About Thoracic Aortic Aneurysm Thoracic Aortic Aneurysm (TAA)

Thoracic Aortic Aneurysm (TAA)


While a thoracic aortic aneurysm can be harmful if it ruptures, the good news is that there’s a treatment to prevent that from happening. Understanding the risk factors, symptoms and treatment options will help prepare for any quick action, if needed.


A thoracic aortic aneurysm is a blood-filled bulge or ballooning in a part of the aorta that runs through the chest. The aorta is the body’s major blood vessel. It runs from the heart, through the chest (which is called the thoracic area), and to the abdomen where it divides to supply blood to the legs.

A thoracic aortic aneurysm is considered serious. The bulge in the thoracic aorta can become weak, and the force of normal blood pressure can cause it to rupture. This can lead to severe pain and internal bleeding, or haemorrhage.


It is not known what exactly causes a thoracic aortic aneurysm in some people. The ballooning may be caused by a weakness in the wall of the aorta where it has become inflamed.

Some medical literature indicates that this inflammation may be due to clogged arteries (also known as hardening of the arteries or atherosclerosis), whilst other causes may be related to smoking, obesity, heredity, injury, or other diseases.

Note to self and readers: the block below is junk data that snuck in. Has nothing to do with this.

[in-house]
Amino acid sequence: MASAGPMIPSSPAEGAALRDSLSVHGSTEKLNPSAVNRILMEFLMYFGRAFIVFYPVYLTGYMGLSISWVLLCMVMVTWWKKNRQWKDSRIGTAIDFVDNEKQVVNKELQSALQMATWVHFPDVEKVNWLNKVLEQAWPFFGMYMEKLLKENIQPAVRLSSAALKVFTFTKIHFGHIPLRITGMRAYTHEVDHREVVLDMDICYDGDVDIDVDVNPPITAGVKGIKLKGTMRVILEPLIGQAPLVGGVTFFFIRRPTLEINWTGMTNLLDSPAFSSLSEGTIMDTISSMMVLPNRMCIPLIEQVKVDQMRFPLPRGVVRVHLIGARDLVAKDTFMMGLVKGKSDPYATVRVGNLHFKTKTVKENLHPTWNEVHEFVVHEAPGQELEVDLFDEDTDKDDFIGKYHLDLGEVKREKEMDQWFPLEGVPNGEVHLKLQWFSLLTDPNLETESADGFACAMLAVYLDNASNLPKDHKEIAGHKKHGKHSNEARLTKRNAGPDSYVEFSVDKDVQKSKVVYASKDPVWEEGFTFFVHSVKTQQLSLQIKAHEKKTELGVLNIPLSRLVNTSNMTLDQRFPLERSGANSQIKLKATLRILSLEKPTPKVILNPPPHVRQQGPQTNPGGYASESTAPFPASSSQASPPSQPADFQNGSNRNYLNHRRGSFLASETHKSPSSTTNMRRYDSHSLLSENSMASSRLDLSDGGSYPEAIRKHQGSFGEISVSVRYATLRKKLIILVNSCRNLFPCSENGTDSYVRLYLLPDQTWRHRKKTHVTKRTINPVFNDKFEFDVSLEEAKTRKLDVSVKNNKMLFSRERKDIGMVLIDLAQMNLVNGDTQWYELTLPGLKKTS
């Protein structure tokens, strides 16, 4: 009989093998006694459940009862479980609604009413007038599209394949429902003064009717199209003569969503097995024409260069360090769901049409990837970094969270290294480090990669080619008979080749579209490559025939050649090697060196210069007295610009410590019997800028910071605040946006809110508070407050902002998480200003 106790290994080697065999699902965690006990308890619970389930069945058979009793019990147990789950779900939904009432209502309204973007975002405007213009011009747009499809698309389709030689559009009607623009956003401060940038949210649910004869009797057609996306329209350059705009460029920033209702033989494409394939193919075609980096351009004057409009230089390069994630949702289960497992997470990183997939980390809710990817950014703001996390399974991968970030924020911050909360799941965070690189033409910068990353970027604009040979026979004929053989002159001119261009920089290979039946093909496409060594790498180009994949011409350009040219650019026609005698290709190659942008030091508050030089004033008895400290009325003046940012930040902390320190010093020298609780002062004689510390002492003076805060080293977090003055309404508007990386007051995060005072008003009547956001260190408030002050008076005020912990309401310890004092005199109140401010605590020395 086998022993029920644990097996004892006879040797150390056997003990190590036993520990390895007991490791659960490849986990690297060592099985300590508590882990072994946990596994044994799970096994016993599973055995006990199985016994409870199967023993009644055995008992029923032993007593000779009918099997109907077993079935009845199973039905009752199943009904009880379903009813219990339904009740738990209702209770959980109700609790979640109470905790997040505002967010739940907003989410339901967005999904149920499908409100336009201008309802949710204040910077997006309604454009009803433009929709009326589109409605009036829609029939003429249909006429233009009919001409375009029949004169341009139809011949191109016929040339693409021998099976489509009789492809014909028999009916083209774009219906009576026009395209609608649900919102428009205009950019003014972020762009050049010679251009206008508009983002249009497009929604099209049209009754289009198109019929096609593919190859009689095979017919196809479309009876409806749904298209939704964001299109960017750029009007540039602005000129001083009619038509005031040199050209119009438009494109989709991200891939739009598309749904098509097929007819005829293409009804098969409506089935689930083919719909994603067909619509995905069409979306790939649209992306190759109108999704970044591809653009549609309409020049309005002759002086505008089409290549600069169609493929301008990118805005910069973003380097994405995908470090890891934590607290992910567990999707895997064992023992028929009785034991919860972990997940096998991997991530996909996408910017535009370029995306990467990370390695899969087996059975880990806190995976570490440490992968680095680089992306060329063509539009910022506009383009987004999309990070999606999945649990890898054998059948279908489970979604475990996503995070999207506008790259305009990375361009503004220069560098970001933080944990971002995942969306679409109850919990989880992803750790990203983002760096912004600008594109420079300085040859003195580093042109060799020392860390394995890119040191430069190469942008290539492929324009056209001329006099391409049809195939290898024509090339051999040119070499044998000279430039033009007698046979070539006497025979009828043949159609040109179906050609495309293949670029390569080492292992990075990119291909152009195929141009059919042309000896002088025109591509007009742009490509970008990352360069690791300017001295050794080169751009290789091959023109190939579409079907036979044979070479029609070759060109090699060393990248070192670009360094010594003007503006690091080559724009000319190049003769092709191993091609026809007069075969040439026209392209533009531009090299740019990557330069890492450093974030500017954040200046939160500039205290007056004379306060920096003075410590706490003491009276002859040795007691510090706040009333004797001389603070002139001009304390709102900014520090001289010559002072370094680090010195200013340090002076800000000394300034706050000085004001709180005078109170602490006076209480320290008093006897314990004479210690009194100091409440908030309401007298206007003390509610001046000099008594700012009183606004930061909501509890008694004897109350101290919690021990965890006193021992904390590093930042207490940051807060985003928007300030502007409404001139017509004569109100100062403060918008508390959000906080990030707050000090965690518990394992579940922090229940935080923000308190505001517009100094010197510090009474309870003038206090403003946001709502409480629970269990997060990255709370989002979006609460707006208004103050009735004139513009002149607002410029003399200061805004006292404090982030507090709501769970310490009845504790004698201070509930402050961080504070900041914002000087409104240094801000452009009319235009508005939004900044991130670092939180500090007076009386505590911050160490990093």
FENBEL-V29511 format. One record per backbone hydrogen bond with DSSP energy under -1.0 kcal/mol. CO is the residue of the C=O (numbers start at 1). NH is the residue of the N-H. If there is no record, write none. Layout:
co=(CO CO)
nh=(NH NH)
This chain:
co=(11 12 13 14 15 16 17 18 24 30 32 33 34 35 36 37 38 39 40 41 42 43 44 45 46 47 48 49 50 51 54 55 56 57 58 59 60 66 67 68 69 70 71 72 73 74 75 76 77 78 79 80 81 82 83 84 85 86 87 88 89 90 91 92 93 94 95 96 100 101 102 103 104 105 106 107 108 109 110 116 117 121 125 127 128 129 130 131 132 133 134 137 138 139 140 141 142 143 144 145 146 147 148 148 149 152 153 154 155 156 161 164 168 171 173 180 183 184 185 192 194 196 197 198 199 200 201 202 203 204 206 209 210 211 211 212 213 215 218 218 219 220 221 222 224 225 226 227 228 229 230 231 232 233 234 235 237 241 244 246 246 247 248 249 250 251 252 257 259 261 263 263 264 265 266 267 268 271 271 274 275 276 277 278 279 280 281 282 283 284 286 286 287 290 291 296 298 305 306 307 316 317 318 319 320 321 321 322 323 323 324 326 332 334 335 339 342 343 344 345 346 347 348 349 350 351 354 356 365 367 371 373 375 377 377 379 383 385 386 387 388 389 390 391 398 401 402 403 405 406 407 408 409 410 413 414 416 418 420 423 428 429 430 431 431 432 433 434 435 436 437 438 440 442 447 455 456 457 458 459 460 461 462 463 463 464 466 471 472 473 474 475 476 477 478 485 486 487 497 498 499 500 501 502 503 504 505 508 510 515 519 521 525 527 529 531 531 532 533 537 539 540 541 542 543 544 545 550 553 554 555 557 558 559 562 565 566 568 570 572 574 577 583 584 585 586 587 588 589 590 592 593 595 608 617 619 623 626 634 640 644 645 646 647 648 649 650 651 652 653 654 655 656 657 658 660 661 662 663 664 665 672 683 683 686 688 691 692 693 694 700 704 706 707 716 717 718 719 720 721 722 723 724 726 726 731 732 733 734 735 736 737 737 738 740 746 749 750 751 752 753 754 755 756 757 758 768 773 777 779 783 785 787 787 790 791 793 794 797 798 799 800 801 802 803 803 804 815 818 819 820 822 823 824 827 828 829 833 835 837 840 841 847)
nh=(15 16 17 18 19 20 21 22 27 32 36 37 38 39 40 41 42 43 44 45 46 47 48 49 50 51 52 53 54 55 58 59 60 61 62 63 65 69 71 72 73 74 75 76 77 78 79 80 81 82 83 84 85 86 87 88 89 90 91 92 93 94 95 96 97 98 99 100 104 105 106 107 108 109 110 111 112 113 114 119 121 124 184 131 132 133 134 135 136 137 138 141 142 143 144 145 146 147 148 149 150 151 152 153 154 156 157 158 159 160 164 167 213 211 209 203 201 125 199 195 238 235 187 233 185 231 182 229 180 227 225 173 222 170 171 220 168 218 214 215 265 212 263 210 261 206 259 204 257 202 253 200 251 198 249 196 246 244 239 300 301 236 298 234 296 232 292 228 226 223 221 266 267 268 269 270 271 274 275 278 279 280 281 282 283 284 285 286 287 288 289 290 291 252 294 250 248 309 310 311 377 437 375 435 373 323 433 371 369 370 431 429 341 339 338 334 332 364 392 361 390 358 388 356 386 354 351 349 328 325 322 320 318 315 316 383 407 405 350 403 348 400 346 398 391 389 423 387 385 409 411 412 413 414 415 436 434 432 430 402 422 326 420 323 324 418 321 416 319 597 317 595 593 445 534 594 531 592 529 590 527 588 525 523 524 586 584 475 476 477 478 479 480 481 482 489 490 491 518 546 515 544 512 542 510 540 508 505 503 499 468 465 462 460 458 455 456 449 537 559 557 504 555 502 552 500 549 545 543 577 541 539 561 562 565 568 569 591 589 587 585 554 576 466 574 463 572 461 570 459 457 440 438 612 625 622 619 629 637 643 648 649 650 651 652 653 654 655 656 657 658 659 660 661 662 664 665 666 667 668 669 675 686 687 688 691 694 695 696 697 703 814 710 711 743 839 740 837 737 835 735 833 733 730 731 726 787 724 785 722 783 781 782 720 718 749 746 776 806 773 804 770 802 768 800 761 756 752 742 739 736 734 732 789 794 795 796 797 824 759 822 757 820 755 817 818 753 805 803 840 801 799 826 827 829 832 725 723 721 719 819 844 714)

Most people with a thoracic aortic aneurysm do not have any symptoms. Often, the aneurysms grow slowly and go unnoticed. Many never reach the point of bursting; others enlarge quickly.

When the aneurysm expands, others may notice chest pain, lower back pain, coughing, hoarseness, or difficulty breathing. Most aneurysms are identified during routine medical exams, such as X-rays taken for other reasons.

Risk Factors

Risk factors for thoracic aortic aneurysms are similar to those that contribute to clogging of the arteries, including:

  • Smoking or a history of smoking
  • High blood pressure (hypertension)
  • High cholesterol (Hypercholesterolemia)

The risk of developing a thoracic aortic aneurysm increases with age. Family history, chest injury, and other diseases may also be risk factors. Some patients with a thoracic aortic aneurysm also have an abdominal aortic aneurysm.


If the doctor sees signs of a thoracic aortic aneurysm, he or she may arrange for special tests to confirm the diagnosis. Usually, these may involve imaging of the chest using x-rays, magnetic resonance imaging (MRI), computerised tomography (CT), ultrasound imaging, and angiography.

The images produced by these methods help the doctor “see” inside the aorta as well as other blood vessels and organs in the body to see if a thoracic aneurysm is present.